Upgrading QBUS backplanes
Upgrading a QBUS backplane from 18-bit to 22-bit is a fairly simple process. Basically, one has to wire pins BC1, BD1, BE1 and BF1 (BDAL18-BDAL21, respectively) on all QBUS slots together into a bus. So one wires BC1 on slot 1 to BC1 on slot 2, slot 3, etc, etc.
A couple of notes: First, the QBUS is because if the backplane is a so-called Q/CD backplane, in which the C and D slots are a CD interconnect private bus used to connect together board pairs, clearly one doesn't run the extra BDAL lines to the C/D slots, only the QBUS slots (which run down the left-hand side, when facing the side of the backplane where the boards plug in).
Second, for optimal analog behaviour, the 'out' slot on the backplane should be the last slot one wires to, so that there are no branches in the transmission line for BDAL18-BDAL21 (which can produce reflections - aka noise - on the transmission lines). How to do this efficiently (in terms of the wiring) can be a bit tricky, depending on the backplane configuration.
E.g. if one has the standard 'serpentine' backplane, i.e. one with the slots in the following kind of order (facing the backplane from the board side):
etc., one might naively think one has to run the extra bus lines back and forth to match. However, only the grant lines have to follow this pattern (and they are already there); the added lines don't have to follow the same pattern, as long as there are no branches.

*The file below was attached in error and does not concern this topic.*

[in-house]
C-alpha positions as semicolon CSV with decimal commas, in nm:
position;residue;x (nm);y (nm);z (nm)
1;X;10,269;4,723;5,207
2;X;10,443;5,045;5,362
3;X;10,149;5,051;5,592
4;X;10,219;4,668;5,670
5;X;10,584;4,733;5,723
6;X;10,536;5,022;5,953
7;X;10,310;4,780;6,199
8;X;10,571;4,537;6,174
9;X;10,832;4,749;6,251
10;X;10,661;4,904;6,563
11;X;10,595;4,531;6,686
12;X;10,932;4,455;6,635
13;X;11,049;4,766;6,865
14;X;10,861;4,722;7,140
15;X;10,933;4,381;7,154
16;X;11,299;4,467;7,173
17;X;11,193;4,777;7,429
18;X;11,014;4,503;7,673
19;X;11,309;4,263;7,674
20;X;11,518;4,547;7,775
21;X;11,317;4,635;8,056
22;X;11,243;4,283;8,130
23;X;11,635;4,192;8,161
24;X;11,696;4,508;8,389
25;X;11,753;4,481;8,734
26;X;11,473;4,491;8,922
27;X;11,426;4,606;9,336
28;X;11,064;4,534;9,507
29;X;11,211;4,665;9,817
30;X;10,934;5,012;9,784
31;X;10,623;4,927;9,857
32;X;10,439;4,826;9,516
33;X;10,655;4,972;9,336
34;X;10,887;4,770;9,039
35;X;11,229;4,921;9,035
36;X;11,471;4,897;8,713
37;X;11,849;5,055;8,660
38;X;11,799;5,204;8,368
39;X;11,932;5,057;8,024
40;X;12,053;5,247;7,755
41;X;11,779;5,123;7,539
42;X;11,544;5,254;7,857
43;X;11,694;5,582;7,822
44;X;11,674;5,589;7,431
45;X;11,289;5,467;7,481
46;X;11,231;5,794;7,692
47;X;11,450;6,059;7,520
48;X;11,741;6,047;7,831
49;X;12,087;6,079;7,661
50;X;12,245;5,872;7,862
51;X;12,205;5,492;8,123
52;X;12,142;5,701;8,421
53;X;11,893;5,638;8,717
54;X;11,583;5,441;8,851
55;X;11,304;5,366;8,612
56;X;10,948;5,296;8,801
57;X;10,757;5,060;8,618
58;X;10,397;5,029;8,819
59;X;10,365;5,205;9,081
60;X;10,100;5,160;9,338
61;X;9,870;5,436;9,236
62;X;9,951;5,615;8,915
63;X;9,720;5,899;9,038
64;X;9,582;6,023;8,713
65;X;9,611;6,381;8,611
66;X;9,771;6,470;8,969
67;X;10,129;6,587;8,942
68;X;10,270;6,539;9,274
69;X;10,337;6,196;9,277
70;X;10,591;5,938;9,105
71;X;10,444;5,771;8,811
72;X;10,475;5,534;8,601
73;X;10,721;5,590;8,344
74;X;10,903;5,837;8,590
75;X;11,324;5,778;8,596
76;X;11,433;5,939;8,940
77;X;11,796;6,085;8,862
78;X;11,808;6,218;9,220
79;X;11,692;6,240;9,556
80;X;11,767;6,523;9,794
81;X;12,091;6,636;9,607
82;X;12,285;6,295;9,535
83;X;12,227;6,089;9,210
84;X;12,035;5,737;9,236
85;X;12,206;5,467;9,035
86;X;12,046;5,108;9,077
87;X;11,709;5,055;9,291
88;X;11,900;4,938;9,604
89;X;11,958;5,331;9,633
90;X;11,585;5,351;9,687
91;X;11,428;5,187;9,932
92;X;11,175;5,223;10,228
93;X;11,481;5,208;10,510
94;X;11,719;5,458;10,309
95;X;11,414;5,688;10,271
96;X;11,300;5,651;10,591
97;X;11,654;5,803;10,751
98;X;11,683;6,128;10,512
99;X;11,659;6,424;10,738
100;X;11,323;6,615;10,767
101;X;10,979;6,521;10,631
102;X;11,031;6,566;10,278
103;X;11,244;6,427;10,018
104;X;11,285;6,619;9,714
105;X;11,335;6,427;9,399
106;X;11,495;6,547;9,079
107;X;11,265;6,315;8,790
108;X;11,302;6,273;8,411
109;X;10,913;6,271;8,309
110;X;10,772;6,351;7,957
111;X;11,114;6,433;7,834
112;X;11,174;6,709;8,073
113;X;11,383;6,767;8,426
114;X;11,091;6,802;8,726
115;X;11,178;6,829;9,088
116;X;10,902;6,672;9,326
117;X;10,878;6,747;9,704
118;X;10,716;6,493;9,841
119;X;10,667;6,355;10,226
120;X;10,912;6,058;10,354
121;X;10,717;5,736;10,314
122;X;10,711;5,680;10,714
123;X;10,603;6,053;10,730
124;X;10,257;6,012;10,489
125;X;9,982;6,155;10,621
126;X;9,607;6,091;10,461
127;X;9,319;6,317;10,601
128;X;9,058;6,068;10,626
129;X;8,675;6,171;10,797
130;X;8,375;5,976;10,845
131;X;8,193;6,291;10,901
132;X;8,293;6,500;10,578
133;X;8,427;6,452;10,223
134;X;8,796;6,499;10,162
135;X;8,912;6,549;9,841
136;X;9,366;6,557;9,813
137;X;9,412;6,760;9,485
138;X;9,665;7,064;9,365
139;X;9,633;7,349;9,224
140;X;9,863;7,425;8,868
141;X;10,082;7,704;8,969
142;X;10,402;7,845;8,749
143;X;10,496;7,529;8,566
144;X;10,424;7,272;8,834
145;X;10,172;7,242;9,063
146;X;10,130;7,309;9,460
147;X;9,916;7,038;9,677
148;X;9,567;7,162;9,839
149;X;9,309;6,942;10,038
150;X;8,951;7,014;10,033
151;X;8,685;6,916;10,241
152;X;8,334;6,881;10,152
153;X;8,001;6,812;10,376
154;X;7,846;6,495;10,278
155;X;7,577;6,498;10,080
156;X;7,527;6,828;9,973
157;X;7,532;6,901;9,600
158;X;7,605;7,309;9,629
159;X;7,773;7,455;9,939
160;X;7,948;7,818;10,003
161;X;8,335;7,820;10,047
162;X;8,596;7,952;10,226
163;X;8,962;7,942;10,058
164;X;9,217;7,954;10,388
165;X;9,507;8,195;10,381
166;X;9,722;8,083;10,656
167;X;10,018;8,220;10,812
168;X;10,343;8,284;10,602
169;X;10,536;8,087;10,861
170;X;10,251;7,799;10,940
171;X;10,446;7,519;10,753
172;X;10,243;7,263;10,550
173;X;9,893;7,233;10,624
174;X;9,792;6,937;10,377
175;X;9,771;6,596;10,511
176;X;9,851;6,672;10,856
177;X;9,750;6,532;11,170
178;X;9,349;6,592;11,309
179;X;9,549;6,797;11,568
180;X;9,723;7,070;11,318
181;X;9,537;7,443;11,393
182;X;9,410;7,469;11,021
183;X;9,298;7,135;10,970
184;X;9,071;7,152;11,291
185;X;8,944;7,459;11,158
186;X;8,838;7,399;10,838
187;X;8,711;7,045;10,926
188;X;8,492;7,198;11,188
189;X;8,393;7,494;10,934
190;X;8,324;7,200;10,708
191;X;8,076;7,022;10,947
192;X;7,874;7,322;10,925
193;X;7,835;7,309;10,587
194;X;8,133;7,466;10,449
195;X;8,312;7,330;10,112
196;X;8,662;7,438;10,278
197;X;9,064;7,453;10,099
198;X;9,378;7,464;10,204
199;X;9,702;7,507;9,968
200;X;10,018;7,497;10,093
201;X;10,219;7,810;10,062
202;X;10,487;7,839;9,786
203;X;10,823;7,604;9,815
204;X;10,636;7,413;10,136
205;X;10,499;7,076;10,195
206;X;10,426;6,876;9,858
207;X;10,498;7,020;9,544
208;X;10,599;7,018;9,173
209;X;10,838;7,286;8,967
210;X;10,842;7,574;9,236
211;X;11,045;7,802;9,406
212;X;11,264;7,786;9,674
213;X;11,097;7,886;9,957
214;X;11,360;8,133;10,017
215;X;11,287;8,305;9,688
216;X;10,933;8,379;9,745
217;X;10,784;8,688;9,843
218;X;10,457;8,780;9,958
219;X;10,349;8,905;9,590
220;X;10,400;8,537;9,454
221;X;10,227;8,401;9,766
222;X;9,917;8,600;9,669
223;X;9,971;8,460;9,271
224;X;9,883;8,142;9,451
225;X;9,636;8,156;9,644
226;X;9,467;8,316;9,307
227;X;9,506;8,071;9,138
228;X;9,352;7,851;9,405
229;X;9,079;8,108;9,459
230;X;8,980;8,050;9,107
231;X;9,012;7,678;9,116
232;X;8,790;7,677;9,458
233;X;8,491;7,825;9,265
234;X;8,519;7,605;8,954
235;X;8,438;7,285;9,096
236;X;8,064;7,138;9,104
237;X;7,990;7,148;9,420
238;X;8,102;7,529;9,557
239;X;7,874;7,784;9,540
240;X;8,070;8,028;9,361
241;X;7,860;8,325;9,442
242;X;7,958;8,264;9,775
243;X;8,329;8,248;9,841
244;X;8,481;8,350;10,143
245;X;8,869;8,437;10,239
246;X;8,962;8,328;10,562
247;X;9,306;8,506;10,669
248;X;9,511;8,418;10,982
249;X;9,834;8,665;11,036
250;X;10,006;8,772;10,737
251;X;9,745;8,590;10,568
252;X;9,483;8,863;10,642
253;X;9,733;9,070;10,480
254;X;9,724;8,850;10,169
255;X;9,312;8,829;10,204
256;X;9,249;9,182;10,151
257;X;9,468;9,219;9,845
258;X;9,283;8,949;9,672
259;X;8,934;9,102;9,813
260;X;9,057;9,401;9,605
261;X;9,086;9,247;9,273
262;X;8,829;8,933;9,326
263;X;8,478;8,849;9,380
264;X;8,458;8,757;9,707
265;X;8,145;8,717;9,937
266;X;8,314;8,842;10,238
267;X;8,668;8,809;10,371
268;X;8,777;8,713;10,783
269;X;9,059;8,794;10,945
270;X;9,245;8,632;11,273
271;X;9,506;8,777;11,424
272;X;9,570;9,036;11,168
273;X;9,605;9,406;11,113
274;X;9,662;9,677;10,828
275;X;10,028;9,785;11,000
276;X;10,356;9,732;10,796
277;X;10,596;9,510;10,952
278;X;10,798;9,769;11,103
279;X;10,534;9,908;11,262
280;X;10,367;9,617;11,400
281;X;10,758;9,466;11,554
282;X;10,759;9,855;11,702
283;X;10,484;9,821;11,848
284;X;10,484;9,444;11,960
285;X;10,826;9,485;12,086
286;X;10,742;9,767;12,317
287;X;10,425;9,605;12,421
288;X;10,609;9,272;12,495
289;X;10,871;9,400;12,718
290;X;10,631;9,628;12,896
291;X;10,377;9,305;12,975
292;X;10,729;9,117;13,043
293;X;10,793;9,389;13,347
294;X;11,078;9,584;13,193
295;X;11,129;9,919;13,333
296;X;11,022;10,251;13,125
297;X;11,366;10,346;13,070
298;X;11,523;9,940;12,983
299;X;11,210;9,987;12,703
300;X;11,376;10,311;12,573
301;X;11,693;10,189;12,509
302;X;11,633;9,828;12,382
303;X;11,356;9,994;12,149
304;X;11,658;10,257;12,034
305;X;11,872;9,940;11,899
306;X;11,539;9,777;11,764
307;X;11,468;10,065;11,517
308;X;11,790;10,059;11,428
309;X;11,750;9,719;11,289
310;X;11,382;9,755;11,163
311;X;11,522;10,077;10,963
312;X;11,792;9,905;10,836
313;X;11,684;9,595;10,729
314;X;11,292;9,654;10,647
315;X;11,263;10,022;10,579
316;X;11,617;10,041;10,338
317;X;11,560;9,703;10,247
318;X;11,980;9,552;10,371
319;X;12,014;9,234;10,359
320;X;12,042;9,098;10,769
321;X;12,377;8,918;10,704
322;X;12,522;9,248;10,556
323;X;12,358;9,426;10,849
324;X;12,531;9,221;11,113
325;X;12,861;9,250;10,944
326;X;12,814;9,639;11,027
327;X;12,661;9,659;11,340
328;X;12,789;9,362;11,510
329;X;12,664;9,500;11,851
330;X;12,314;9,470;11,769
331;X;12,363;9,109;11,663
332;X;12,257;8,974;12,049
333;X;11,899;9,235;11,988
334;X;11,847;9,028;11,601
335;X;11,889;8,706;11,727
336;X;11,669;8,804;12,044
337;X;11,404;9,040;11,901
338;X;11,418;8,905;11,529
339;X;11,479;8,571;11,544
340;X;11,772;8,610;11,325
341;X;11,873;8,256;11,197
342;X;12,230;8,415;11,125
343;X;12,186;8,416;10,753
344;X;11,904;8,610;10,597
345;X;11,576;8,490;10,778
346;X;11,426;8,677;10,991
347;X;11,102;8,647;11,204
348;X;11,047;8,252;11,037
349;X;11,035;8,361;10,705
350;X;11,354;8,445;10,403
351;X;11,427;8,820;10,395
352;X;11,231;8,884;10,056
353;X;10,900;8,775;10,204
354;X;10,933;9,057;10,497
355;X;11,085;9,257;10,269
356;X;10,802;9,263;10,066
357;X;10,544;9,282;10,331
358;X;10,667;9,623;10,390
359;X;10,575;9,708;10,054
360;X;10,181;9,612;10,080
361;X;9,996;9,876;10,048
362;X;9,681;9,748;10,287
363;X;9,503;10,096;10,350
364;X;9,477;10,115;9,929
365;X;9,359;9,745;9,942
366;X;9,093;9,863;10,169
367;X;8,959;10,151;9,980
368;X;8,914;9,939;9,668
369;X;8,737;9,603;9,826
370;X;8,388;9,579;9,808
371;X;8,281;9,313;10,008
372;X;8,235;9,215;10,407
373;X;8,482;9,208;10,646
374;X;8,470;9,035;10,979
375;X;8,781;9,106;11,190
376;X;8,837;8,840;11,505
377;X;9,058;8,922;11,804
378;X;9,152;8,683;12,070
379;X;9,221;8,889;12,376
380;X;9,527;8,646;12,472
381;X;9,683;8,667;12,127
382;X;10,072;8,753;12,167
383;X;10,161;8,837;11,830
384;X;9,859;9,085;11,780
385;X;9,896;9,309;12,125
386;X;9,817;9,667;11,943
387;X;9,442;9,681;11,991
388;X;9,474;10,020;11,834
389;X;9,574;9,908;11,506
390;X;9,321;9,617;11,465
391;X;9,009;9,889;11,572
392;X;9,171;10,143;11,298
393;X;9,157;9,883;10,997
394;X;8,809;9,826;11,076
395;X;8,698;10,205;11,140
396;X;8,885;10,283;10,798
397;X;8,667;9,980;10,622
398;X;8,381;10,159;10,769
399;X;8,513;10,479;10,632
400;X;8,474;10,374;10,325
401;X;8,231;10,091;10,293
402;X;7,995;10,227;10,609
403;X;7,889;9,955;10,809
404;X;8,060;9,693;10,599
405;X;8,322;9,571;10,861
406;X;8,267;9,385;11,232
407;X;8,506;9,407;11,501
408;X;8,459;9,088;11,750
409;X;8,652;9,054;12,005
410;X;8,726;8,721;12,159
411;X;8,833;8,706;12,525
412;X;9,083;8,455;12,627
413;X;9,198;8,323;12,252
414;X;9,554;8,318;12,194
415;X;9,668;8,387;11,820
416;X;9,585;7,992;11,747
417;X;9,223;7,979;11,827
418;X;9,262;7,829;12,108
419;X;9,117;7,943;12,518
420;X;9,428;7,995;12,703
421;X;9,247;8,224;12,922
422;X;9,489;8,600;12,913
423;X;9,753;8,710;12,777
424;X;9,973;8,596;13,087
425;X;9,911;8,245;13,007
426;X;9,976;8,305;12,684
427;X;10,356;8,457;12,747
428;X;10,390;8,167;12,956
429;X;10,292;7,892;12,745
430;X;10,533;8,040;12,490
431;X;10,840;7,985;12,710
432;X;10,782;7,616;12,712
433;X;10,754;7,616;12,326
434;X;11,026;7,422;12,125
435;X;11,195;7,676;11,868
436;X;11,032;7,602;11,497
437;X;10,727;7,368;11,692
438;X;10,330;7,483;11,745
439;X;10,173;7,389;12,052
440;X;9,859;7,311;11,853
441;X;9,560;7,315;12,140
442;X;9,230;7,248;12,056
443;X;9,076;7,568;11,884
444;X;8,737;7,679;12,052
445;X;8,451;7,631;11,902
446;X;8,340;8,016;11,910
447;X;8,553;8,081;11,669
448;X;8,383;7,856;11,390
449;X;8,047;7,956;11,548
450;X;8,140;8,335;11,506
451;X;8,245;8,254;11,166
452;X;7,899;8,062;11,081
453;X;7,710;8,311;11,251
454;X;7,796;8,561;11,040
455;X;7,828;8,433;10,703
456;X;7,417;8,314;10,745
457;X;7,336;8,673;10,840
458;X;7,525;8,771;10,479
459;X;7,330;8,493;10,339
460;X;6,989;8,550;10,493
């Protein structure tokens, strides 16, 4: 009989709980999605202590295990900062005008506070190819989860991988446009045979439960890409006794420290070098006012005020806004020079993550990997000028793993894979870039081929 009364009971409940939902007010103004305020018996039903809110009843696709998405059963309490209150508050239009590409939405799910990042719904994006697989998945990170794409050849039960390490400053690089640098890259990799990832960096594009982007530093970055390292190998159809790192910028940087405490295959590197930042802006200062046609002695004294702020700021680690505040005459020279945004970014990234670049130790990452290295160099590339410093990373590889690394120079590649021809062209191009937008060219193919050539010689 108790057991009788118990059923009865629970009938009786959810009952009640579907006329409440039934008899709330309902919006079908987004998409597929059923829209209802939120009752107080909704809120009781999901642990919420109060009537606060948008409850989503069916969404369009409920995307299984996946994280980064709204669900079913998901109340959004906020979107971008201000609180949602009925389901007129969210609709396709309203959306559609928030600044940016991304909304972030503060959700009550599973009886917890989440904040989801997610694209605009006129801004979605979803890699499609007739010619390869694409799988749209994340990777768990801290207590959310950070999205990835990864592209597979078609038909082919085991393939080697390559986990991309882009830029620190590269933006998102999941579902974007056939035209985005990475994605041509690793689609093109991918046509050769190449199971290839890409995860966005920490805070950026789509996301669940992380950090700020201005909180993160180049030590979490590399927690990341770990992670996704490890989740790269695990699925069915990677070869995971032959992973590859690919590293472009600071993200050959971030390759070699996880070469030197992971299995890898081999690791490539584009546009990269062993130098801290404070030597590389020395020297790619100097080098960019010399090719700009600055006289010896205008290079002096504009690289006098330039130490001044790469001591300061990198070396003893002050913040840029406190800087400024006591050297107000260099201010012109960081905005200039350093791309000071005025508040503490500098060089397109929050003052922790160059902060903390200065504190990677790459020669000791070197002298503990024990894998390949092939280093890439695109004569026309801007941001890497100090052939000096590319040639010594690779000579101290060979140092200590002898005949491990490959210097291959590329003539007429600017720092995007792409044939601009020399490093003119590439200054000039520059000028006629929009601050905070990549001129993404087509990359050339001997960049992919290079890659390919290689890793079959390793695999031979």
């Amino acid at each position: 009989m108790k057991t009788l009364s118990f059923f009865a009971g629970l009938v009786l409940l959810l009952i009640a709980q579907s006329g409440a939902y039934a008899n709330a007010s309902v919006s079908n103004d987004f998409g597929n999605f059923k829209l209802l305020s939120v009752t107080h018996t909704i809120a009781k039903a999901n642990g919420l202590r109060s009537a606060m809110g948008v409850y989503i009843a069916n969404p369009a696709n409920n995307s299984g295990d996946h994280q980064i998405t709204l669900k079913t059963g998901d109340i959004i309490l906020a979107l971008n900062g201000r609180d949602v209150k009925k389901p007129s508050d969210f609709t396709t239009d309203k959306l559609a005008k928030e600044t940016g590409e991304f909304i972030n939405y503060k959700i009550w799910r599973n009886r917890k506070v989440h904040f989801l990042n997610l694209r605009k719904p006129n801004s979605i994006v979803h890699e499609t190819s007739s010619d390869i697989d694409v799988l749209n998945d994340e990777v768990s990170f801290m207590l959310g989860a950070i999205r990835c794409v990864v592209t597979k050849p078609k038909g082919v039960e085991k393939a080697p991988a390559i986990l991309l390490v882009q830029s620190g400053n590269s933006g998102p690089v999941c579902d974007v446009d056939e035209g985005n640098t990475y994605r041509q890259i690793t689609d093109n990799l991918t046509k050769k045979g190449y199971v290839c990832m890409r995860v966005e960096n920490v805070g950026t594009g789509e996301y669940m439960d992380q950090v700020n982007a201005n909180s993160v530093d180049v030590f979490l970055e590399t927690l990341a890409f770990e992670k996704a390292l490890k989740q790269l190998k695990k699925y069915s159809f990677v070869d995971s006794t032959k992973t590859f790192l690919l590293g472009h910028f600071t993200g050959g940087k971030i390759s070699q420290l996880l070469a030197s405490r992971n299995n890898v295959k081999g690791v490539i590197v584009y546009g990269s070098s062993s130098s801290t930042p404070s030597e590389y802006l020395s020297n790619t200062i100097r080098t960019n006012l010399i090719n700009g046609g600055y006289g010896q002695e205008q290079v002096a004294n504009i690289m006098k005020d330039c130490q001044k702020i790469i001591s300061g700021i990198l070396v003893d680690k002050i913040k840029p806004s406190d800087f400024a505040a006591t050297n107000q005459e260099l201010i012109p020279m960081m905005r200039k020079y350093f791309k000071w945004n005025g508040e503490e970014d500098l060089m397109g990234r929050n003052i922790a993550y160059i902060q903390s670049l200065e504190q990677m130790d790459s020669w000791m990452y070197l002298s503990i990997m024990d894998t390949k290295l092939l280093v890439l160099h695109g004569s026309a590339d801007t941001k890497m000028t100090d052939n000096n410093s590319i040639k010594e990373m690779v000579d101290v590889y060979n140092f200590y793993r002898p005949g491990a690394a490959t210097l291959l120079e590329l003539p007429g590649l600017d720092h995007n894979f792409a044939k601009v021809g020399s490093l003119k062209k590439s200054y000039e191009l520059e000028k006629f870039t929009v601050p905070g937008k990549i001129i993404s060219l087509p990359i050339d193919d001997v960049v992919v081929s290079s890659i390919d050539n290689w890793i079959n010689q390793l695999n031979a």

So, for the example 5-slot (albeit 10 QBUS slots) backplane above, one could/would wire:
i.e. a single vertical run on the left hand side, a single diagonal from 9 back to 2 (shown with "--"), and then another vertical run on the right hand side. Much simpler than wiring back and forth in slot order. There are no branches; and the last slot is the 'out' slot.
For backplane with an even number of quad slots, e.g.:
it's a little more complicated: a single vertical run on each side cannot be connected in such a way as to have the 'out' slot (8) be the last slot. One has to do something a little more complex:
with a vertical run on the left side, stopping short of the last slot; then a diagonal up to a vertical run on the right side, then a lateral back across on the last layer.
Obviously one could run the wires back and forth, in slot order, but that will take a lot more wire, which at the very least is more work (especially on backplanes which don't have full wire-wrap pins, just the little stubby pins that have to have the wires soldered to); whether it also increases the delay down those transmission lines enough to be noticeable is something that is not currently known.
All the obvious caveats apply: make sure not to get confused by the mirror pin and slot numbers on the front and back sides (the wiring will be on the back, whereas the diagrams above are on the front), etc.